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Halcyon In Kaleidoscope

On Humour

We often assume that laughter occurs when we hear something funny, but research has shown that it is the people doing the speaking who laugh the most - 46% more than their audience.

On Imbolc

Imbolc, imbolc, the light will soon return, warm the Earth this winter's night and let the candles burn.

A time of purification (hence spring cleaning), this is a hopeful time of year, with the days drawing out and even the mornings slowly lightening. Later this month, the first snowdrop and crocus should visit, suggesting that Spring is not far behind.

On Now

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Dave Pollard wrote thought-provokingly of the "Now Time”, a multidimensional recursive eternal present familiar to aboriginal cultures the world over, and recalling Friedrich Nietzche's desire to be a "yes-sayer" to each moment.

This recalls Camus' celebration of Sisyphus starting afresh each day and more recently, Eckhart Tolle's "power of now".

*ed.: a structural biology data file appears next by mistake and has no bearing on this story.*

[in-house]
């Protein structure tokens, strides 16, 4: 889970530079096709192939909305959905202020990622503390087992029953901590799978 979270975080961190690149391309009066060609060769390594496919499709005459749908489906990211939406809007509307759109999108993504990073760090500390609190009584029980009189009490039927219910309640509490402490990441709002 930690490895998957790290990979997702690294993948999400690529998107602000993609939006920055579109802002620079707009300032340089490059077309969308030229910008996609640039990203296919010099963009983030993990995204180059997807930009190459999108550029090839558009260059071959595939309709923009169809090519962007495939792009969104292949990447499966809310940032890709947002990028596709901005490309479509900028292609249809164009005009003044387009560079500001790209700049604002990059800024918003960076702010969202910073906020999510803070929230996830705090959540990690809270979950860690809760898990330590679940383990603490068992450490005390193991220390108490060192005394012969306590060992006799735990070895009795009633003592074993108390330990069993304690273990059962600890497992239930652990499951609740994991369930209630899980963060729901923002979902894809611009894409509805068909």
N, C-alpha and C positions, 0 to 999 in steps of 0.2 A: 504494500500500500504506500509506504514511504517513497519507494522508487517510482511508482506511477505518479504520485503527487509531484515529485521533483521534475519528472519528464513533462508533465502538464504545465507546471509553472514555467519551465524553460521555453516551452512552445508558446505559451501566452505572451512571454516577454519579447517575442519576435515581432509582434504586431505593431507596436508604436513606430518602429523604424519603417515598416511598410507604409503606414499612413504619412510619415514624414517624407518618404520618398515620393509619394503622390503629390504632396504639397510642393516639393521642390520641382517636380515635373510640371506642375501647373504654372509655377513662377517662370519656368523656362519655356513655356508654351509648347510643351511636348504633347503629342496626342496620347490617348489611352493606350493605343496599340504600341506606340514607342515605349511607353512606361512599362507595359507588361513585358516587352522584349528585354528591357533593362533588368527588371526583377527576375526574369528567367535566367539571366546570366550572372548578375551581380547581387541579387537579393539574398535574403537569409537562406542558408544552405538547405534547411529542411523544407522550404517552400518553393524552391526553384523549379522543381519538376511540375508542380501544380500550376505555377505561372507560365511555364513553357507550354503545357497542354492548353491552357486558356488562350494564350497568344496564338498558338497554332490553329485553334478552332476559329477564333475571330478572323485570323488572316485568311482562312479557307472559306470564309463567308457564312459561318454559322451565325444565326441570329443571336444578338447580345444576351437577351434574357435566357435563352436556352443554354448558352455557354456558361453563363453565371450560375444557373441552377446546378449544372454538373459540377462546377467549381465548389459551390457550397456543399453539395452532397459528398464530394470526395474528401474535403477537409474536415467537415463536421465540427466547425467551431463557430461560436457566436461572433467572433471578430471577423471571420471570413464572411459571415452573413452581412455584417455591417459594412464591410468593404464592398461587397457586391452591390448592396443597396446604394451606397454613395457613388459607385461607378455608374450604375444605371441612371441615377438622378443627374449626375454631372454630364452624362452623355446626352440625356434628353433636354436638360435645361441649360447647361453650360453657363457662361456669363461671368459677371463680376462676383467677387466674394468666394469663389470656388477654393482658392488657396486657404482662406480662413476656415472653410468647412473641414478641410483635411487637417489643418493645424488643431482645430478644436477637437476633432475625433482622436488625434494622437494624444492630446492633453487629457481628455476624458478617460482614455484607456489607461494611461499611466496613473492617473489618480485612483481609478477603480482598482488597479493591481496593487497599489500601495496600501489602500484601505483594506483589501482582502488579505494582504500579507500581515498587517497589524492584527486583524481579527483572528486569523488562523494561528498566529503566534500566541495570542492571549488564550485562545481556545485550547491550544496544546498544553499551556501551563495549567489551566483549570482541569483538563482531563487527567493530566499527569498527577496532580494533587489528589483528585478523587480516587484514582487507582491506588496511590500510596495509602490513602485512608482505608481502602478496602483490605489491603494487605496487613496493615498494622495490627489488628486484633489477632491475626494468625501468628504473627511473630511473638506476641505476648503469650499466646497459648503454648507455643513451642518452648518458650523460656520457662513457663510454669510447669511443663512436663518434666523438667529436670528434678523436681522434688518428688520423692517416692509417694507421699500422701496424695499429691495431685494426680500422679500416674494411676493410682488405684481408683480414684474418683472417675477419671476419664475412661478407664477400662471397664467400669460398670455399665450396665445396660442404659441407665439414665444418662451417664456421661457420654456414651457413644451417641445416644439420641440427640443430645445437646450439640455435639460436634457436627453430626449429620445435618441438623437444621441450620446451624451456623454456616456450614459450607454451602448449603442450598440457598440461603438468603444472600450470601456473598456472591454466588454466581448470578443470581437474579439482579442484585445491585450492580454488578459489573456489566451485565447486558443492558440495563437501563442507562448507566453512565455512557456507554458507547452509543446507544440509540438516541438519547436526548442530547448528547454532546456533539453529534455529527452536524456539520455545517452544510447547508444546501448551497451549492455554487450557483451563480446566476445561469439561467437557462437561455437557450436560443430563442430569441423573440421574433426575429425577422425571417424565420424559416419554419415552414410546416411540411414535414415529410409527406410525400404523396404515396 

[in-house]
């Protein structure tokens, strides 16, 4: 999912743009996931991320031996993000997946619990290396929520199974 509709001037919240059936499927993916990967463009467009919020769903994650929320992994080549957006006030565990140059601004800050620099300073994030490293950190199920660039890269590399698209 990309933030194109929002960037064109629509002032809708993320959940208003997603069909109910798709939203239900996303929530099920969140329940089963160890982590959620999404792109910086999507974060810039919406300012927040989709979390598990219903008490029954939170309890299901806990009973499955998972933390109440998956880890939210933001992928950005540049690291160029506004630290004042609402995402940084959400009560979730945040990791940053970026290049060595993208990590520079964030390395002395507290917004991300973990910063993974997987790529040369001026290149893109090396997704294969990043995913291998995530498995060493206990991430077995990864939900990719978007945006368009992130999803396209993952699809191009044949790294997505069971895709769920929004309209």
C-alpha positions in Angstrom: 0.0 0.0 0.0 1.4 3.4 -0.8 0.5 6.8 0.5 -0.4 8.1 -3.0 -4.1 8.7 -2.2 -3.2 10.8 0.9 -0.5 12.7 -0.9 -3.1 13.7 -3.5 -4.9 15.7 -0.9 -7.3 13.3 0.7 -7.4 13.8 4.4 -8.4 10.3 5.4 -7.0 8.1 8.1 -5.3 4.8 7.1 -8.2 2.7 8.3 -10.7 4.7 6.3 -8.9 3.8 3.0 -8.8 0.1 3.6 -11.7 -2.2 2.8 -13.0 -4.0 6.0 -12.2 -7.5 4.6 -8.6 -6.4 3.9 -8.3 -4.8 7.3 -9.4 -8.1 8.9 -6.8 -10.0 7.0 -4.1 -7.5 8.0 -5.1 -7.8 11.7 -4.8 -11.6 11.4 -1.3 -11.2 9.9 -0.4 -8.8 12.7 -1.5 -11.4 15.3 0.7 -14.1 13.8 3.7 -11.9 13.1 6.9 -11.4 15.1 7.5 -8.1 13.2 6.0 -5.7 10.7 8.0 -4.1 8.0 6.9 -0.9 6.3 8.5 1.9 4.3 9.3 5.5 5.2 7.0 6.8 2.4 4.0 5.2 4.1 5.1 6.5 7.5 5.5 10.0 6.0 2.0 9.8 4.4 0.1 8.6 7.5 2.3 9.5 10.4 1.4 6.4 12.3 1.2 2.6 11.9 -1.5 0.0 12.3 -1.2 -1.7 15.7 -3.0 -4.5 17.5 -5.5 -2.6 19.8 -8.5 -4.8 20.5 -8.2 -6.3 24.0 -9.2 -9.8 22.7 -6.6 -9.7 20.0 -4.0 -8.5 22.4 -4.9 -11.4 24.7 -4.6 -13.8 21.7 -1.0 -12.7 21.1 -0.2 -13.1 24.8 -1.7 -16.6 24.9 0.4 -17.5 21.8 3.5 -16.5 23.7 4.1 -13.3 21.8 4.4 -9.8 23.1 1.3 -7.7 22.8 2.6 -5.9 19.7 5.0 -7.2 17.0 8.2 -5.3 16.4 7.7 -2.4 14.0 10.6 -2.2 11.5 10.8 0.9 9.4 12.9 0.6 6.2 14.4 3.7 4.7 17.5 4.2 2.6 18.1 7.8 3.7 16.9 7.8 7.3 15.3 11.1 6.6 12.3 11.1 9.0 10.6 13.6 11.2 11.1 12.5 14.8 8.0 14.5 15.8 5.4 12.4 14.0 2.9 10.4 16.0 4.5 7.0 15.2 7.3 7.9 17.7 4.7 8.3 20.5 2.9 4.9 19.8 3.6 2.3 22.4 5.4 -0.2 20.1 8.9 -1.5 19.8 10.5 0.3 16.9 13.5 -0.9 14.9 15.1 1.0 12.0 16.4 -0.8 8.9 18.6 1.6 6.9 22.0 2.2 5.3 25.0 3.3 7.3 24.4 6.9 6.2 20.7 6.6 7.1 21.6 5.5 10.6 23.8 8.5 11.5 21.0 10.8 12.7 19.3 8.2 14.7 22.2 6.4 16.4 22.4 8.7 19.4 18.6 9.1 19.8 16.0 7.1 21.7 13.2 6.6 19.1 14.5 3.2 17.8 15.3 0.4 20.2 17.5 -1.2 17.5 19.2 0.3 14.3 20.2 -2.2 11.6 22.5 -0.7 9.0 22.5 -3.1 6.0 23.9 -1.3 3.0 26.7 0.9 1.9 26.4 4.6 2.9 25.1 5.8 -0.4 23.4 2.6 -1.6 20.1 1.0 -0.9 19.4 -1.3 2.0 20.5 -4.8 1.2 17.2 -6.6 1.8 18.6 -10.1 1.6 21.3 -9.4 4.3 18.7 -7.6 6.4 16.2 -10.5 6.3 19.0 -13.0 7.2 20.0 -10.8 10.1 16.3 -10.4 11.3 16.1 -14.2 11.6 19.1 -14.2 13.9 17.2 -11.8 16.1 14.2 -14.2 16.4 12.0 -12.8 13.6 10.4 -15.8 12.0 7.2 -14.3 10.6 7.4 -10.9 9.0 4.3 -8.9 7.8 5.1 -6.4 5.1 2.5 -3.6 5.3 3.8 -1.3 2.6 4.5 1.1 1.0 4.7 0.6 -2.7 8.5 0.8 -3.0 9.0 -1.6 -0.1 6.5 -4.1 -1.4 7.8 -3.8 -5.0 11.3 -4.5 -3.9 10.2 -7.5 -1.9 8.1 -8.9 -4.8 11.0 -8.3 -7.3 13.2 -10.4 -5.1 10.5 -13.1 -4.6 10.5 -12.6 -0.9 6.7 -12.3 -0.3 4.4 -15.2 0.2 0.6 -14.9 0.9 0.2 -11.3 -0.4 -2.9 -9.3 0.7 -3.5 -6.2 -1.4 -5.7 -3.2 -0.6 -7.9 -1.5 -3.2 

On Others

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For me the purpose of life is to know other people…is to discover what life is. Who inhabits the world? What is it to be human? What can I give to the world which it doesn’t have…a gift for tolerating my presence in this world..…and unless I know the people, I can’t know what it does not have - Theodore Zeldin

Imagine balancing self-interest and caring for others. If this is possible, then:

(1) What is the approximate balance between the two today - in individuals, organisations and societies? How much time do we really spend thinking about and then acting on other people's needs?

On what mattered in the past

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Asking which shifts, in which centuries, really shaped the modern world. a historian identified 10 leading drivers of change, century by century (see below).

Meanwhile, Prospect believes that reflecting on the past can give great in sight into the present and has published accordingly The past in perspective e-book.